Hip Arthroscopy Recovery Diary: Week 10

So you want to know how long it will take you to recover from hip arthroscopy, huh? Quite a while, that’s all I can tell you. Each person, each hip, each surgery is different. You need to talk to your surgeon and your physical therapist to know what you are allowed to do and when, because it will depend on what surgery you had, what your surgeon’s protocol is, and how your recovery is going.

However, if all you want is an example of what to expect, here is a hip arthroscopy recovery timeline for one person:

How I’m Doing

Well, not going to lie. Feels like the last couple of weeks have been pretty boring on the rehab front. Boring is not all bad in this case. No big flare ups or anything. I haven’t made any huge progressions with the exercises because right now my progression is a little more work each week. It’s insane how tired I am after a day of work, and I’m not even full time yet!

My left hip was a little annoyed by a faster walk on Monday (not much of an increase in time, though). Or maybe it was a longer day of work, who knows? Either way, it was a little sore, but was settled down by yesterday. The right hip is still going to win the votes for “Most Likely Hip to be Hurting”, but I will say that the frequency and intensity of the soreness is less than what it was.


  • Walking progress is slow because of not increasing it much, but I do walk normally and at a near normal pace. Monday was faster just because I was cold- so definitely my normal pace, but apparently a little faster than what it wanted to go.
  • I’m still tired by work, but am able to gradually do more and not end the day feeling like I’ve been hit by a truck. Though I am still pretty useless after work. I think I am watching more TV now when I come home from work than I did on a lot of days immediately after surgery. It’s about all I’ve got left.
  • I keep finding myself doing “normal” things with my left hip. Higher steps, lifting and moving it in all sorts of ranges of motion.


  • Simply progressing slowly. Just because it often doesn’t hurt much, that tissue needs plenty of time to heal and respond to all the new things it’s doing.
  • No impact greater than walking, and walking distance is limited. (In order to give time for things to heal, not because I’m limping or sore.)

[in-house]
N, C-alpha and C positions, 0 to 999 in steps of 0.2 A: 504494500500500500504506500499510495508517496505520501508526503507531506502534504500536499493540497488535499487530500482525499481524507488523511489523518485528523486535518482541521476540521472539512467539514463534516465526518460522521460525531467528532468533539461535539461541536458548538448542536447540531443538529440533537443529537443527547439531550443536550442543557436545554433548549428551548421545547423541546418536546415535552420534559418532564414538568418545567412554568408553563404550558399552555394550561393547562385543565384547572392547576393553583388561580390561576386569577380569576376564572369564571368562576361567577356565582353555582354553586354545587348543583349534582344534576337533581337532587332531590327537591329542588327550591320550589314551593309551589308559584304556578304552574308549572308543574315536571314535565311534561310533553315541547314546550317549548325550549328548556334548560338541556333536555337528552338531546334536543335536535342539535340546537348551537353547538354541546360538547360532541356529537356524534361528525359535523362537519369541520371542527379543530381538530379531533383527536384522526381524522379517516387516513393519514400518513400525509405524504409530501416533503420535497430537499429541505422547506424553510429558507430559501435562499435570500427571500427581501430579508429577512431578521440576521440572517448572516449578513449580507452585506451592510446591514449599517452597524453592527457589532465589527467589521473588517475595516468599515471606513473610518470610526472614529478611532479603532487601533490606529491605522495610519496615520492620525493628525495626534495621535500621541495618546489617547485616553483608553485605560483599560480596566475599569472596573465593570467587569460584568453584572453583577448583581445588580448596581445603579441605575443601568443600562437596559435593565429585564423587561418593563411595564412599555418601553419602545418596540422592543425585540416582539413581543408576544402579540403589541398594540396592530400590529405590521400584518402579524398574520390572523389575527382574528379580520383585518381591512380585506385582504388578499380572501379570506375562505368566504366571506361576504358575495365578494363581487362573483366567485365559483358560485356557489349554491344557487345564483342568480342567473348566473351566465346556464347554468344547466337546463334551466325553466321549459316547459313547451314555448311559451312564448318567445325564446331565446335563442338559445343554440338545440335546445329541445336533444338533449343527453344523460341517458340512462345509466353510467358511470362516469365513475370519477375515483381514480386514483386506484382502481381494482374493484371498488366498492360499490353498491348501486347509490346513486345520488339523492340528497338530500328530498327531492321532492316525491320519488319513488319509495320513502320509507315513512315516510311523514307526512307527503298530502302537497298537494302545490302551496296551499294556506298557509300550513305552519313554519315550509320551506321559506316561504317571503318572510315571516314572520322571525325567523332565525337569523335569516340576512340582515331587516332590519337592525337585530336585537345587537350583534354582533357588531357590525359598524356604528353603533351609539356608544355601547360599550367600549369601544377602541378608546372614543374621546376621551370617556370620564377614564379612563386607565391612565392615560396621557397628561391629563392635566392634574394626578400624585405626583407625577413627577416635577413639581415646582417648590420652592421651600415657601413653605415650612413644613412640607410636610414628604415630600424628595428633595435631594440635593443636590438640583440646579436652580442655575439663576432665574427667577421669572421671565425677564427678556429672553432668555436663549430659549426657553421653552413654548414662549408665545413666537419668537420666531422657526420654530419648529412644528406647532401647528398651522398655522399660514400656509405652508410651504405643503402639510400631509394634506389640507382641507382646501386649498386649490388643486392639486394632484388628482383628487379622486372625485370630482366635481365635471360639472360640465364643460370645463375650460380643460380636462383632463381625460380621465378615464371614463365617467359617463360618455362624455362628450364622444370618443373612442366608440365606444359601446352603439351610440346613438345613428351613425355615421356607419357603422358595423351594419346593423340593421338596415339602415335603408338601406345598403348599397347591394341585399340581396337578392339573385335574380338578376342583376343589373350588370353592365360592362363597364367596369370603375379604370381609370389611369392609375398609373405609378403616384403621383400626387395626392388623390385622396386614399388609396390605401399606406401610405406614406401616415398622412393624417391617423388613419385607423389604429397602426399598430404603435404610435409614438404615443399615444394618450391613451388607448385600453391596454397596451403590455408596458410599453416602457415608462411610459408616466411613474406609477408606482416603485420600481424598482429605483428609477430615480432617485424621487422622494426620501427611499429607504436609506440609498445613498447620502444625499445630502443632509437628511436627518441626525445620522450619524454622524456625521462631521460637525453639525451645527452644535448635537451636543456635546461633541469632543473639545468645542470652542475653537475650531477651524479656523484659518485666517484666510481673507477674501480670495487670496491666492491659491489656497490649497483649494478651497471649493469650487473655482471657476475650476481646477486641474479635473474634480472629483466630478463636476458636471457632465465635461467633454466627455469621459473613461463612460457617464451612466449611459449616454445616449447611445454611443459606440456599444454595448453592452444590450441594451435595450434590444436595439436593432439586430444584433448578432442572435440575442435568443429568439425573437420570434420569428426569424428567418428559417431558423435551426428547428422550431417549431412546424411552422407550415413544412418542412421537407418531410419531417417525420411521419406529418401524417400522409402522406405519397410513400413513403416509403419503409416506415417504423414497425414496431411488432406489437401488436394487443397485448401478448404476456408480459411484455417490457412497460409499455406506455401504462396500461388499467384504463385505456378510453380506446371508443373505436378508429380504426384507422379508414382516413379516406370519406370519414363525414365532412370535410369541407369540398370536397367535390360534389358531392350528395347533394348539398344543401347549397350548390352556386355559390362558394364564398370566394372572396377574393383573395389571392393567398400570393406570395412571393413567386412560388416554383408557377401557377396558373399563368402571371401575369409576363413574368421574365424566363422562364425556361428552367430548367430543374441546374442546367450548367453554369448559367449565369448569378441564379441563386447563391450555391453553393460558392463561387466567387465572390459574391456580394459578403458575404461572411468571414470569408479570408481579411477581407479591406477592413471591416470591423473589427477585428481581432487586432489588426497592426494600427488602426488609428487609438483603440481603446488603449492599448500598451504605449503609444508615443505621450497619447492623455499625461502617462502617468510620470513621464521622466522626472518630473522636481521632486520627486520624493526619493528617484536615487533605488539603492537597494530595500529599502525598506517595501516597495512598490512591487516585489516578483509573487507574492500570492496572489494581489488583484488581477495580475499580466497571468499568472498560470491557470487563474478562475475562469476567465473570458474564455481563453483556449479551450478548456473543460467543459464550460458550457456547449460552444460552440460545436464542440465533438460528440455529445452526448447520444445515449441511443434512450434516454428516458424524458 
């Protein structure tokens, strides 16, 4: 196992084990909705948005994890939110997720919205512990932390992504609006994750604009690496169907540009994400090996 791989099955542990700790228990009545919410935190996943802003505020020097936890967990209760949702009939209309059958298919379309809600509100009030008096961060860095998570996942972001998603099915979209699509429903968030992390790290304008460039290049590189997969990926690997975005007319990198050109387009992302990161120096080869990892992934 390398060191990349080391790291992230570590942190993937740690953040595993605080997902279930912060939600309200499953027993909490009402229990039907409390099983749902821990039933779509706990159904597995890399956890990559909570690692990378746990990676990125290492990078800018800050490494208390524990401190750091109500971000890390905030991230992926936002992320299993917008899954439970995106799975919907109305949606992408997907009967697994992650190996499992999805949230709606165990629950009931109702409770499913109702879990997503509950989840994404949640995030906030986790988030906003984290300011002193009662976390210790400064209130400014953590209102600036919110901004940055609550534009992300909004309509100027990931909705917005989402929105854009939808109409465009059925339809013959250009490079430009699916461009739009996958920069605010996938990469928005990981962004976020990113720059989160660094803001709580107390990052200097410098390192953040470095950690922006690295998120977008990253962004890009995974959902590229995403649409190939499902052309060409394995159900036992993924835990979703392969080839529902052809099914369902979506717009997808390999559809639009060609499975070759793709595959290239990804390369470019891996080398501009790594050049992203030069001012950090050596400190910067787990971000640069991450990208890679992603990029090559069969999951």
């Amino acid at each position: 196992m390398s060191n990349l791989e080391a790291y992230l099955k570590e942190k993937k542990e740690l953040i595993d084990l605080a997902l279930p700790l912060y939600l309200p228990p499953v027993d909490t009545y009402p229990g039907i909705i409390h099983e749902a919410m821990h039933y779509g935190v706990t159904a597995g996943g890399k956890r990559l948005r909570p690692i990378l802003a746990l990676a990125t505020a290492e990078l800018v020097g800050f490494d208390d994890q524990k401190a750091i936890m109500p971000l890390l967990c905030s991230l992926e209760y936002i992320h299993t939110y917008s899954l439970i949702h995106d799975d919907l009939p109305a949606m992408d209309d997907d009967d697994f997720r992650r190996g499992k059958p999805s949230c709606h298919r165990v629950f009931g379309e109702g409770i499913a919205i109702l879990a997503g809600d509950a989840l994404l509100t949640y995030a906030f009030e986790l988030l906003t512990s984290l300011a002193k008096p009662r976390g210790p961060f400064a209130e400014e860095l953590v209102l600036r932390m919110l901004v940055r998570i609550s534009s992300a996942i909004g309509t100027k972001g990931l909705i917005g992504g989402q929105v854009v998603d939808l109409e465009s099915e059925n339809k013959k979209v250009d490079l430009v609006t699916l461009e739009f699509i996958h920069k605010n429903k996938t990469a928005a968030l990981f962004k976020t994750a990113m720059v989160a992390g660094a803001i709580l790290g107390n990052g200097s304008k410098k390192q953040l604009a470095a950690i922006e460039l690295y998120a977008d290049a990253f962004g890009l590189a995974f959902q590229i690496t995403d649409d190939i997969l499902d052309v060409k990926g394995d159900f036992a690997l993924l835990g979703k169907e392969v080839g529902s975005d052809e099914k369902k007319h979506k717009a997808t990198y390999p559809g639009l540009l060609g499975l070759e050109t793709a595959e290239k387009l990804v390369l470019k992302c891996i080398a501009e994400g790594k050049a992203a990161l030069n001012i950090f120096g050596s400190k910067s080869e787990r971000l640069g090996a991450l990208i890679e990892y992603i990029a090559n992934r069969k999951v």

• Avoid movements that cause pinching.

What I’m Working On:

  • Honestly, just trying to keep up with exercises as I get back to normal work and demands on my time.


  • Balance beam. That sounds WAY fancier than what it is, which is a 2×4 that has been sanded. What can I say? You want to get some muscles to work together? Be able to walk forward and back on a balance beam slowly for about 3 songs without stepping off. AND make sure you keep breathing and your arms can stay relaxed by your sides.
  • Psoas stretches
  • Iliacus stretches
  • Rectus femoris stretches
  • Hands and knees rocking (being on my hands and knees with my back flat and moving my hips back toward my feet)
  • Cat/cow
  • Bridges.
  • Bridging on a ball.
  • Hip hinge.
  • Standing “skaters” (hate the name of this one, because I don’t really think it’s very descriptive of the exercise, but I didn’t pick the name and it’s a good exercise).
  • “Supermans”
  • Gently hip rotation exercises.
  • Crawling. Yeah, you heard me. On my hands and knees. When this is done very slowly with the opposite arm and leg lifting from the floor and landing at the same time, it’s a great way to activate some core stabilizers.
  • Core activation. (Not technically one particular exercise, but rather being sure to engage during walking, pool, and yes, a few exercises where it is a little more of a focus.)
  • Bike (upright stationary)
  • Pool- Aiming for 2 times per week, walking forward, backward sideways, some standing hip movements and core activation, a little stretching. No hot tub due to COVID, so that’s about all I can take before I have to go warm up!
  • Calf stretches, toe extension stretches, foot strengthening (I know, foot and calf don’t SEEM like they would make a big difference to the hip, but they do. They really do.)
  • Continuing wall push ups and doorframe pulls for my arms.


  • To everyone in the stage of 8-12 weeks; there’s so much variation to where you might be right now. Some people are feeling great. That’s awesome, but remember that the tissues are still only 80% healed at 4 months and you’re not there yet! Take the time and give the tissues time to heal whether they feel like they need it or not. Other people are still struggling with a lot of things at this stage. I will see some people still on crutches, or struggling to walk without pain or get their range of motion back. This, too, is normal. Frustrating, but normal. Every hip is different, every surgery is different.

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